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Racial Disparity and the Death Penalty


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Racial Disparity and the Death Penalty
Jeanine Clark
PHI 103
Namoi Sanderovsky
July 2, 2012


Racial Disparity and the Death Penalty

We should, generally, want fairness in all areas of public policy. We should especially want fairness with regard to the death penalty, since the stakes are so high. Yet the opponents of the death penalty make a most peculiar argument about fairness. They argue that if the death penalty is not administered fairly, and especially not administered with racial fairness, it must be abolished.
Nobody would even think of trying to apply this principle in a consistent way. If we find that black neighborhoods get less police protection than white neighborhoods, would we withdraw cops from both black and white neighborhoods? If banks are discriminating against black home buyers in mortgage lending, would we demand they stop all mortgage lending? If we find the IRS discriminating against middle-class and poor taxpayers, would we want to abolish the IRS?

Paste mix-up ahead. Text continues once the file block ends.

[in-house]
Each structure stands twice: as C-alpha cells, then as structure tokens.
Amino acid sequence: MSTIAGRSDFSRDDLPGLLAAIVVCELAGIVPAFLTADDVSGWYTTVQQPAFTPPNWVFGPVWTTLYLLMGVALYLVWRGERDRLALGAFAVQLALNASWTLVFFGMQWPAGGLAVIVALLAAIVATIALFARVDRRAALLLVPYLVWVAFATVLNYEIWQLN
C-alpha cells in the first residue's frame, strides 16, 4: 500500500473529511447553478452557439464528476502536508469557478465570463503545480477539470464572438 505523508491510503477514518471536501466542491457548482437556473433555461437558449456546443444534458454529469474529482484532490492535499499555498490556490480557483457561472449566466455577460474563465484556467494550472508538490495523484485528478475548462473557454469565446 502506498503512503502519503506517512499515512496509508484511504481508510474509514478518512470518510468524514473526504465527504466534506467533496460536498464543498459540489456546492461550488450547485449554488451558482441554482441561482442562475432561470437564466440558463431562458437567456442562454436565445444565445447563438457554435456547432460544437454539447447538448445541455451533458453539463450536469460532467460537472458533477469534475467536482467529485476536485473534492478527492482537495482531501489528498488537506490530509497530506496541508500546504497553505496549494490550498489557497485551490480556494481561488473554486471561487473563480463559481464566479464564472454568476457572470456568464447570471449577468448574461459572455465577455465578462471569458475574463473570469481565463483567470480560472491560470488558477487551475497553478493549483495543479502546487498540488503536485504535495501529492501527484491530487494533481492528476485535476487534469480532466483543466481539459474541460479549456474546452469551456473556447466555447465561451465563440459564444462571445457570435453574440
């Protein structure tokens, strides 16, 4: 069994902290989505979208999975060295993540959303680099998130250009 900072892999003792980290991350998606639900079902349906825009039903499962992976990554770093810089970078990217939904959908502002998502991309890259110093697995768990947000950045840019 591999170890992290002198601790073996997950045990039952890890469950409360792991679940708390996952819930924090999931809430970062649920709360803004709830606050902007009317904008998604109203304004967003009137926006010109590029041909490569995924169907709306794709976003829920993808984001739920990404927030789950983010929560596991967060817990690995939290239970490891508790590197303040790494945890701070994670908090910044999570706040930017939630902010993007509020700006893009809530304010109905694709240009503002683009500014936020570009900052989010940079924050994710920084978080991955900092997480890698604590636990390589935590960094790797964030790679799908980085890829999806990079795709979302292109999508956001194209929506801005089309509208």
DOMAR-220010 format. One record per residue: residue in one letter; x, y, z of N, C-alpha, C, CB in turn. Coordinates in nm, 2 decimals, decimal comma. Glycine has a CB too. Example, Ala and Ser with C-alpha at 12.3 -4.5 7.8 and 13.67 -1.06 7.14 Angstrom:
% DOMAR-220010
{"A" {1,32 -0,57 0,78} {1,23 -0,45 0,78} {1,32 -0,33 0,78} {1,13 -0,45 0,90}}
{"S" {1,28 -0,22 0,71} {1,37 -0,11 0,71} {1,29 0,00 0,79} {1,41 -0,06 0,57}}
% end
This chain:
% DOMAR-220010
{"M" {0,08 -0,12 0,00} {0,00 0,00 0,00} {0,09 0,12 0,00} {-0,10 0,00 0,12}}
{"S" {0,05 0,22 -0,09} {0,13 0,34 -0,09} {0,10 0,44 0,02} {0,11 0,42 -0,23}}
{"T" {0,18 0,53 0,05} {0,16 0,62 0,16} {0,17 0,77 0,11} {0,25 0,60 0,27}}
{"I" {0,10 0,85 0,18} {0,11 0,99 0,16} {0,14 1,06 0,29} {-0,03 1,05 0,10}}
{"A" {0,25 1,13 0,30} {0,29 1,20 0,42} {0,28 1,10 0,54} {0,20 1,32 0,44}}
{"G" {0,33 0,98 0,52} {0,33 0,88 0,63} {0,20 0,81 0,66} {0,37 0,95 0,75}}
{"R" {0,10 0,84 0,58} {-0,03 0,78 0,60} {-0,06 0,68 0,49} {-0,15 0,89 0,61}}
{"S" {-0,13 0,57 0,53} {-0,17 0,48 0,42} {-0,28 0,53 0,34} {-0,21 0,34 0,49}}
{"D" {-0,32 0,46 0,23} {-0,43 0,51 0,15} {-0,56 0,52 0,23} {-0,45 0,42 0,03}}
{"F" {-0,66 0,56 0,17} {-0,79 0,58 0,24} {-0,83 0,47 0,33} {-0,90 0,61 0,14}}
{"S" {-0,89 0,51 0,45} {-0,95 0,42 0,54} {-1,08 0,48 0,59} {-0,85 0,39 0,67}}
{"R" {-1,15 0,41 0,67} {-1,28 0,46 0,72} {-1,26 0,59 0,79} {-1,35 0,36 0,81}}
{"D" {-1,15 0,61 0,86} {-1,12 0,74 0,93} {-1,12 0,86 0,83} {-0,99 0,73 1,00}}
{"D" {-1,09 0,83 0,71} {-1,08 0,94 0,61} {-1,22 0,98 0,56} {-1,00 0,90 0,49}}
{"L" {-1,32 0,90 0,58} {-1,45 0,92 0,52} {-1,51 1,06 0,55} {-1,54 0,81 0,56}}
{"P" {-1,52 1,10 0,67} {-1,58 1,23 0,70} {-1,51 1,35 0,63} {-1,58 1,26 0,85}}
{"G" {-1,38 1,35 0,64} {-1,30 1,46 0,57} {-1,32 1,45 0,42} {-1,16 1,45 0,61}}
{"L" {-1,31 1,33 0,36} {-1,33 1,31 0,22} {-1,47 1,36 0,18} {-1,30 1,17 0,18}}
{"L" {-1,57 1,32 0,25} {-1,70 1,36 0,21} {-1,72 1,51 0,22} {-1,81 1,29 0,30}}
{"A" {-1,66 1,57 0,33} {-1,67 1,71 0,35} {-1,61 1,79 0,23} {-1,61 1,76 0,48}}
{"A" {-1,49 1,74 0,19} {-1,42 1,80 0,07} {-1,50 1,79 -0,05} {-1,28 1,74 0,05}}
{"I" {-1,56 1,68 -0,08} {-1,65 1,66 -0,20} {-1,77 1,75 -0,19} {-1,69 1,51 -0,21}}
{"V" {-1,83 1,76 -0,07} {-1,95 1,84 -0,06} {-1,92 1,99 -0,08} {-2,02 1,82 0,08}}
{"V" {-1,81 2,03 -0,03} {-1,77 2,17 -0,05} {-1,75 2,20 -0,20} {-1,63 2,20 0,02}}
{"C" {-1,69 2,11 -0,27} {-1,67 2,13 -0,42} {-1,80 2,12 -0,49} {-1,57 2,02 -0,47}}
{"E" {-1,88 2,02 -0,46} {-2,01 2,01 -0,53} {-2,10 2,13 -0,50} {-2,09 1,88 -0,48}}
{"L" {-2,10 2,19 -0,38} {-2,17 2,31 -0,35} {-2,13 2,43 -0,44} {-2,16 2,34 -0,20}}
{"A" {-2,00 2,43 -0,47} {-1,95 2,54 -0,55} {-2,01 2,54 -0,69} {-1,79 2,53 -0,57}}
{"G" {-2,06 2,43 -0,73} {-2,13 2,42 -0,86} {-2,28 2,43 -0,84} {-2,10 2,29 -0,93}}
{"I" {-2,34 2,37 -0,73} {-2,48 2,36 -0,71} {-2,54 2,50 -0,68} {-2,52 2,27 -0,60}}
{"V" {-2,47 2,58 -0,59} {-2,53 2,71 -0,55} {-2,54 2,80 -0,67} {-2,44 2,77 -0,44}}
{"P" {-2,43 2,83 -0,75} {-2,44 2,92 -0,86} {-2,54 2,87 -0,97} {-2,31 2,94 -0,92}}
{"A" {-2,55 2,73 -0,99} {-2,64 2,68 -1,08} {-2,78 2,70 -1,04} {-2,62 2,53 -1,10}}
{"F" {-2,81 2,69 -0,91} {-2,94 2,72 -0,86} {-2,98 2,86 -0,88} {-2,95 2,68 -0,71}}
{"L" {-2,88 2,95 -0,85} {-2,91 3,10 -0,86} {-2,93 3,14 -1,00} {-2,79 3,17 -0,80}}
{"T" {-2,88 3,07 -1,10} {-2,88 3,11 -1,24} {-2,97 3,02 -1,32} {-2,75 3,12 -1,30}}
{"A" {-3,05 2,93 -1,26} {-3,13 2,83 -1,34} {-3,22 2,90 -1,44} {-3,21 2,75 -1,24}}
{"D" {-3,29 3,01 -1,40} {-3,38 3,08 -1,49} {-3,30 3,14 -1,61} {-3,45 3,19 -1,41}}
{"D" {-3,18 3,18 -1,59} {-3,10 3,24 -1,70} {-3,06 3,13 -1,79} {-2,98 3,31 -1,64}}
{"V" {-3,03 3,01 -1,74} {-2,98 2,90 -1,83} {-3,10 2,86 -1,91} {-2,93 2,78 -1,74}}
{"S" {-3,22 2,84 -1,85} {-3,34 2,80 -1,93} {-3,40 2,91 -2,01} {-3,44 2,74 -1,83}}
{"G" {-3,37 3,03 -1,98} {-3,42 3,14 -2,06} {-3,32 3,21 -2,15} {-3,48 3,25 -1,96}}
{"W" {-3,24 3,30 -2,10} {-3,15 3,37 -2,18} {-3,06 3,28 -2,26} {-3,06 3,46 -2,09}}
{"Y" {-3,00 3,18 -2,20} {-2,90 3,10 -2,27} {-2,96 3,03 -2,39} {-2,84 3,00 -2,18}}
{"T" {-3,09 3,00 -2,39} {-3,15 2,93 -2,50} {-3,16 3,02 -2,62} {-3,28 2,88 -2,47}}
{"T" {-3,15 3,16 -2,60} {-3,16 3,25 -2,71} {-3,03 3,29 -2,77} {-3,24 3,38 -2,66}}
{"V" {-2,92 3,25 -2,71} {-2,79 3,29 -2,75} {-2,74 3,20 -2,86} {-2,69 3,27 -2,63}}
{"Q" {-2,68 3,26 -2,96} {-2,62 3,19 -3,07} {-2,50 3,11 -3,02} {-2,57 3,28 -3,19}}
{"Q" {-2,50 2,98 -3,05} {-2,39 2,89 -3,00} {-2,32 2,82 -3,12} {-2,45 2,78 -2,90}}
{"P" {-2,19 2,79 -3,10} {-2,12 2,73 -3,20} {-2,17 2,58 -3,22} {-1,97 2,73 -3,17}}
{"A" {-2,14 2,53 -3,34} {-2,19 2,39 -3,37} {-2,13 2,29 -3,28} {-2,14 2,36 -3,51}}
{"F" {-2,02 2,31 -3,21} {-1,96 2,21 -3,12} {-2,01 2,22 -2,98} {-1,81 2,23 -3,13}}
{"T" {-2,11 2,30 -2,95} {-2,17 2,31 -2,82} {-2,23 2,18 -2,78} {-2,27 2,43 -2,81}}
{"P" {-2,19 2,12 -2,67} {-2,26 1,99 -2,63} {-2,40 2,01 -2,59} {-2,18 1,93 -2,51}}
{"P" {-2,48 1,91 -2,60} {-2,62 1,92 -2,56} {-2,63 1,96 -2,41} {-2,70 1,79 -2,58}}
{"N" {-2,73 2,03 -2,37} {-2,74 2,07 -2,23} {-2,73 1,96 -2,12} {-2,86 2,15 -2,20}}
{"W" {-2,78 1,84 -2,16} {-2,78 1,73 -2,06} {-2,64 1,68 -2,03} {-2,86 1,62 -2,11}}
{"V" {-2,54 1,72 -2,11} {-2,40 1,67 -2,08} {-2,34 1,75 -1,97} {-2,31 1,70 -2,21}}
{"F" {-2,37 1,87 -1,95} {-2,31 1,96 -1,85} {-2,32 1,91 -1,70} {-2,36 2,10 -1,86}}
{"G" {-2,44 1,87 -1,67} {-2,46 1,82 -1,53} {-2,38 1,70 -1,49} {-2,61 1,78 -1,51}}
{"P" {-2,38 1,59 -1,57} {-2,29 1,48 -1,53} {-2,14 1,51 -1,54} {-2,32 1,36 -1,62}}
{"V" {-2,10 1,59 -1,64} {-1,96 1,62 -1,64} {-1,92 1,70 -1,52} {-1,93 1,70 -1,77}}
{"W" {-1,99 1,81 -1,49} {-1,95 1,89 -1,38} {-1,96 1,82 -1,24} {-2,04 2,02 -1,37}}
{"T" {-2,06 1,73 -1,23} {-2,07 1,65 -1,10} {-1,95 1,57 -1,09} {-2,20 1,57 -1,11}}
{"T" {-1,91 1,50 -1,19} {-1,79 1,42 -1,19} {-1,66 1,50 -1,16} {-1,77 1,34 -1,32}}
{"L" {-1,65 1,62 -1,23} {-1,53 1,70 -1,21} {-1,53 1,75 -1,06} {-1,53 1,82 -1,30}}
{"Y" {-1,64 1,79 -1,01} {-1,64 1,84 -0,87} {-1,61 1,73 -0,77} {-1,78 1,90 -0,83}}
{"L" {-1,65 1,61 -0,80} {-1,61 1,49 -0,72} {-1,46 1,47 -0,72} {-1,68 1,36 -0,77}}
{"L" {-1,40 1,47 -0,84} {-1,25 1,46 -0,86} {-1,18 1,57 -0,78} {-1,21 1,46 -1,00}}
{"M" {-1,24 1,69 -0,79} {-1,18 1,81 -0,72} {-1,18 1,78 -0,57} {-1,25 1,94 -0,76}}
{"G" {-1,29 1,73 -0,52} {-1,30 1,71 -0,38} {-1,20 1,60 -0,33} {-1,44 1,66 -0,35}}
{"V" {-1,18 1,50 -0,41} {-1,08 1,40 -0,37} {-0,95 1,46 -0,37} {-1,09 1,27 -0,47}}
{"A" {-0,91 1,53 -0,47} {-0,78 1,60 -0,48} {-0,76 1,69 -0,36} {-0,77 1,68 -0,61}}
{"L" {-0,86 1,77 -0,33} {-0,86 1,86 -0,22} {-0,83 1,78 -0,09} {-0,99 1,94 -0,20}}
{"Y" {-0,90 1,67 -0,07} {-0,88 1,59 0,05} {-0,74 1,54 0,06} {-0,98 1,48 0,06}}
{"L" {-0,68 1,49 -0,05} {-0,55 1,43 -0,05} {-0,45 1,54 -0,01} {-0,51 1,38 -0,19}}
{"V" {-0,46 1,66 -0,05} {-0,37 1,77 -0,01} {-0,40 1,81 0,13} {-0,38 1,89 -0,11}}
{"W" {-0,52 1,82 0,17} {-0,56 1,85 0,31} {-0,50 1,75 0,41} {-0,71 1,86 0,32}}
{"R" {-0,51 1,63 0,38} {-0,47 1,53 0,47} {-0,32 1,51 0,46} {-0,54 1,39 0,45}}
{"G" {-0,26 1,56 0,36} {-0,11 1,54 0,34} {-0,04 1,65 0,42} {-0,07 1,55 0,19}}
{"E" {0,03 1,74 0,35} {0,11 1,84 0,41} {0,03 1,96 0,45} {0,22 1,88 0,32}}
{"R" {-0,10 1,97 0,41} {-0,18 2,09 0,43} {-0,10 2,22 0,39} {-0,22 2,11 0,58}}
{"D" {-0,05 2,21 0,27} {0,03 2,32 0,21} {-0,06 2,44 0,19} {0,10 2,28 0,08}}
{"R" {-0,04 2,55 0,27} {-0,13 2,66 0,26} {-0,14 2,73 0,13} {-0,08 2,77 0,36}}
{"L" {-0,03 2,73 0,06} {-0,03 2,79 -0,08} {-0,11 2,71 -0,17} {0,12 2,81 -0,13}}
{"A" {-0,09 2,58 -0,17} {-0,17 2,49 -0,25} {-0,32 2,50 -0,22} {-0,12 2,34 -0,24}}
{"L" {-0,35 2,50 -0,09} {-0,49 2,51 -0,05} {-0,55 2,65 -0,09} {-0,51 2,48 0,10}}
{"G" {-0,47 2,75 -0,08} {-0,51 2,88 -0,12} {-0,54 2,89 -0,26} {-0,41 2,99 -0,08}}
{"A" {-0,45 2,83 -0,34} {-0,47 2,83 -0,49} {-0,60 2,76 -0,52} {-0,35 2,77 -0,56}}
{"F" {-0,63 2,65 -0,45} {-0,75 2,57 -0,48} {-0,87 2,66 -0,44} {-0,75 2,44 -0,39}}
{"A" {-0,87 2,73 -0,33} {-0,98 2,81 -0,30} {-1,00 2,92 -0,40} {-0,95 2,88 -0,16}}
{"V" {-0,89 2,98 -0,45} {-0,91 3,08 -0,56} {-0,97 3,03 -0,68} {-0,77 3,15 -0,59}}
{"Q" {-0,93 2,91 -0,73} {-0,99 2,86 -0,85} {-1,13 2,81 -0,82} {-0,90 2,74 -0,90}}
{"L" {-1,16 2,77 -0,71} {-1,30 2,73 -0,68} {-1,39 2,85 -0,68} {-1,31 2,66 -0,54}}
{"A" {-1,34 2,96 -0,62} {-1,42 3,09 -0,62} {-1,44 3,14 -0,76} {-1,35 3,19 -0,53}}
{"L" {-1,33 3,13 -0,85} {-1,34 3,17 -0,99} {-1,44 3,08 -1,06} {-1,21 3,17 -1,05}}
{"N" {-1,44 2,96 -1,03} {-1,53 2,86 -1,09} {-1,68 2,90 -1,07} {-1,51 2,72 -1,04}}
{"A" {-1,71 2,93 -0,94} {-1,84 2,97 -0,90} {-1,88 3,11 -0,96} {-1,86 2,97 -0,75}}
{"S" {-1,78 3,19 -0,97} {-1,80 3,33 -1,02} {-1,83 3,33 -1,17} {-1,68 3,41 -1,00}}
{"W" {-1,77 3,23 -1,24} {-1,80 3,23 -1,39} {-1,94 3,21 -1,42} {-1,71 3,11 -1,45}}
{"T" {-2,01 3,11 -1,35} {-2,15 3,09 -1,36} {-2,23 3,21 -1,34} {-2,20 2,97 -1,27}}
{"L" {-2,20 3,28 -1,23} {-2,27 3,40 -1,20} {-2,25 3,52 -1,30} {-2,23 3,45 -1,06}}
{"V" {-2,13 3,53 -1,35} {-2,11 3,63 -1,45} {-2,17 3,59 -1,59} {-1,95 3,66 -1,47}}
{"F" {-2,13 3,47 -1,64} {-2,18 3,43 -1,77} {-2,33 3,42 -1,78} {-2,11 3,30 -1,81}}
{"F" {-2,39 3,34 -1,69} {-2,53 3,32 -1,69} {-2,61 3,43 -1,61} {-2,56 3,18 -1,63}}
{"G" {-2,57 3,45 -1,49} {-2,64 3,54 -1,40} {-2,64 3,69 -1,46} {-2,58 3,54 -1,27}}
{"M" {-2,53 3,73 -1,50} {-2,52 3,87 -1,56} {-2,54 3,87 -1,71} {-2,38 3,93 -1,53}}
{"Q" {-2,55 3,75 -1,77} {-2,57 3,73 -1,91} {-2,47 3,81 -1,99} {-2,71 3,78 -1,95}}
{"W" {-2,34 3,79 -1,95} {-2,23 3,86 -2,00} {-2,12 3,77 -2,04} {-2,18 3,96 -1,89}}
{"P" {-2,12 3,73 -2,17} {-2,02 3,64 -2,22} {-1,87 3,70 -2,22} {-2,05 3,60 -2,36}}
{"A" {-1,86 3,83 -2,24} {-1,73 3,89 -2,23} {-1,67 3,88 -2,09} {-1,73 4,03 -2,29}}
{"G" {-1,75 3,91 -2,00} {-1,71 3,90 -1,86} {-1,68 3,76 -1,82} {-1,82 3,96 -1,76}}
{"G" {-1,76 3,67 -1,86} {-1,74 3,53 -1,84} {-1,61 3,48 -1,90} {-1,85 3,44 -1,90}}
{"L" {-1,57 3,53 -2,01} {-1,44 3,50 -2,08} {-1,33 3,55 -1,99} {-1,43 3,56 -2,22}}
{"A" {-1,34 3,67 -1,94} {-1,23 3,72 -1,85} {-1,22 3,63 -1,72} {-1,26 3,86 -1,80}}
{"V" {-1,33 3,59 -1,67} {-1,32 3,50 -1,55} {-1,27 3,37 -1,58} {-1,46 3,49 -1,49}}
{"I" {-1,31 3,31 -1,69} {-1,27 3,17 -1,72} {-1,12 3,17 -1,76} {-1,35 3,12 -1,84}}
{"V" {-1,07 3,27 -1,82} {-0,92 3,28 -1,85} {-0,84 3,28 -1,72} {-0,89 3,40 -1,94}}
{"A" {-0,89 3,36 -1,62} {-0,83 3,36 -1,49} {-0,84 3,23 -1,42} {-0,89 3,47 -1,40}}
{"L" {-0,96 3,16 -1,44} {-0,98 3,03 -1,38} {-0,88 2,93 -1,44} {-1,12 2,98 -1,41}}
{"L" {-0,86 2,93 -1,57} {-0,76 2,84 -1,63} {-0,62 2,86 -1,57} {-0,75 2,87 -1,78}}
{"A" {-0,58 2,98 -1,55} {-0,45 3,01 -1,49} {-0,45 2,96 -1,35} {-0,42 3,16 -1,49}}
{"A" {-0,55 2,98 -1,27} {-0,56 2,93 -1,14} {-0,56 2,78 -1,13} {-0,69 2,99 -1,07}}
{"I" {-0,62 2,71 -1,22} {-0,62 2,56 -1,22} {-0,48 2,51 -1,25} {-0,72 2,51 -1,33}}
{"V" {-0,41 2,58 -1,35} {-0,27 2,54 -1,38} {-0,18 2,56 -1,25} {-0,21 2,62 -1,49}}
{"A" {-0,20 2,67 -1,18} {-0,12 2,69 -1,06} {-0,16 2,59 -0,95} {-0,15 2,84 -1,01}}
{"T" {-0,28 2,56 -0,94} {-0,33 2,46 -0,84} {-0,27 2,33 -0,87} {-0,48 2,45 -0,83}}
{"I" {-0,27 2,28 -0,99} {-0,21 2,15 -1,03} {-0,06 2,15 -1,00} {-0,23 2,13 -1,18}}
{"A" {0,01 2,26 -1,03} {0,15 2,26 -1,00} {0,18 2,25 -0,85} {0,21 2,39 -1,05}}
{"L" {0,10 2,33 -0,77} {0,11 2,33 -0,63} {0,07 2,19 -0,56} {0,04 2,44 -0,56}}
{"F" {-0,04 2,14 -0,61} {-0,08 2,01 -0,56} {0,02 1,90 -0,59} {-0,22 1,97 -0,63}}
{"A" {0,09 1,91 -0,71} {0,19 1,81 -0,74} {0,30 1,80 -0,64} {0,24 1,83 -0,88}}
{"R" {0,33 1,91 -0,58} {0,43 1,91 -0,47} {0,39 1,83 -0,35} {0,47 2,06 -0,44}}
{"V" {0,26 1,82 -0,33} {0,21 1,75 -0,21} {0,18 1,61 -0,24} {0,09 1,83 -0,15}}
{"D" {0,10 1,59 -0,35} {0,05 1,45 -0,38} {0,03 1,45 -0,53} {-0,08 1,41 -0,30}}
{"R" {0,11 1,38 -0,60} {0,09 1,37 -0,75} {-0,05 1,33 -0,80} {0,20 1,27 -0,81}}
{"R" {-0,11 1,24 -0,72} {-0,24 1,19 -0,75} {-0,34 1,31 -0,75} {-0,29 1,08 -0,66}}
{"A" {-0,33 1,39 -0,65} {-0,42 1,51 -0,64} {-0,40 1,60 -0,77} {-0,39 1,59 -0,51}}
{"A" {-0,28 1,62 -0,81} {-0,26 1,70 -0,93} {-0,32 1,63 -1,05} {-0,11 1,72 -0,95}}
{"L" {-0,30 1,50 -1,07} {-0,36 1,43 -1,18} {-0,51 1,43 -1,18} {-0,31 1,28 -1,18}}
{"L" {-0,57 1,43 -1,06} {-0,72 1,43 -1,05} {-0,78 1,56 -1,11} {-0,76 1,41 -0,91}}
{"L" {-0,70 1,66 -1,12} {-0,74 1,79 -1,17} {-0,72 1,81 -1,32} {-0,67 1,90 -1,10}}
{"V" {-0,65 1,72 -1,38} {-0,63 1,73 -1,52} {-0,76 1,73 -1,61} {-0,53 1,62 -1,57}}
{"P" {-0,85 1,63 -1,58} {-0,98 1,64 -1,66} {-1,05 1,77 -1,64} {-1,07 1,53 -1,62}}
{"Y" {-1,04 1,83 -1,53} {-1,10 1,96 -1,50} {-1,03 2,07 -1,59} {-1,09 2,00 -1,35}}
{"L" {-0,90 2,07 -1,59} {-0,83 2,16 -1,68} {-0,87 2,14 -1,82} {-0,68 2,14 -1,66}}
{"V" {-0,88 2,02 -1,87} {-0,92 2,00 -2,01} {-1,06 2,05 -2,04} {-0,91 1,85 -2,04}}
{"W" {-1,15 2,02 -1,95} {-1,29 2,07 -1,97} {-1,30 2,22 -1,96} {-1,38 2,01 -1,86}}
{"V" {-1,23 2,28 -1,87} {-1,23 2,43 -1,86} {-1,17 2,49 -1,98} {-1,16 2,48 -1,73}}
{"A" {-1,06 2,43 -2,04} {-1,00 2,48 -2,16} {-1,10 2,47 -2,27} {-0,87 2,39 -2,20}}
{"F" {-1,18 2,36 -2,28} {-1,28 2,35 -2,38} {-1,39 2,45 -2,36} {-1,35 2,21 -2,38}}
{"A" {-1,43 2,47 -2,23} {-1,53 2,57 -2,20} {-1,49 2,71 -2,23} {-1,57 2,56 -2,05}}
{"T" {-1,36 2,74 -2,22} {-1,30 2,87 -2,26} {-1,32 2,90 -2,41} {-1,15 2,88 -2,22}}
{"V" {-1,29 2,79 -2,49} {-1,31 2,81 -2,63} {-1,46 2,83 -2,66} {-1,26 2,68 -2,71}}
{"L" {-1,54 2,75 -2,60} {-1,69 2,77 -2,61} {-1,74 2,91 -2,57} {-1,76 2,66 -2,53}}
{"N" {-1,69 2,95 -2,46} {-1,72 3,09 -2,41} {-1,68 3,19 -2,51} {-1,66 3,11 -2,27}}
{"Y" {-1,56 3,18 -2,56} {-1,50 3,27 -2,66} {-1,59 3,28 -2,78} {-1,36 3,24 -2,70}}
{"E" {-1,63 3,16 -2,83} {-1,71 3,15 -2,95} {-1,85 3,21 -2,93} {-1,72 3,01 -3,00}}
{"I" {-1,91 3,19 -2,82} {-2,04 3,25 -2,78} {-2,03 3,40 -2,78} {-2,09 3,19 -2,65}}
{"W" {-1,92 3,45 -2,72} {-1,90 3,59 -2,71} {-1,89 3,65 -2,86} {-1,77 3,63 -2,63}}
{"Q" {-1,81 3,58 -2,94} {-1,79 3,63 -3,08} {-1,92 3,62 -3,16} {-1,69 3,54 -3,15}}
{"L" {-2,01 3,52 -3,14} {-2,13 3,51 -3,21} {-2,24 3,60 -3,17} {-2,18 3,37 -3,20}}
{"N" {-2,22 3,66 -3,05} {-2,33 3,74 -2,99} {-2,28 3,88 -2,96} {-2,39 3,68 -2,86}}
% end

The first question, of course, is whether the death penalty is administered unfairly. Among right-thinking, politically correct people, the phrase “racial unfairness” is a mere tautology. It is difficult to imagine that anything in American society is administered with racial fairness. But, in fact, the opponents of capital punishment have both a “mass market” version of the racial disparity argument and a “specialist” version, and the two versions are flatly contradictory (McAdams, 1996).


The “mass market” racial disparity argument is that the criminal justice system is tougher on black offenders than white offenders, and particularly is more inclined to execute blacks than whites. This argument is simple, palatable, and easy to sell. It flows effortlessly from our generic presumption that black people will be treated unfairly

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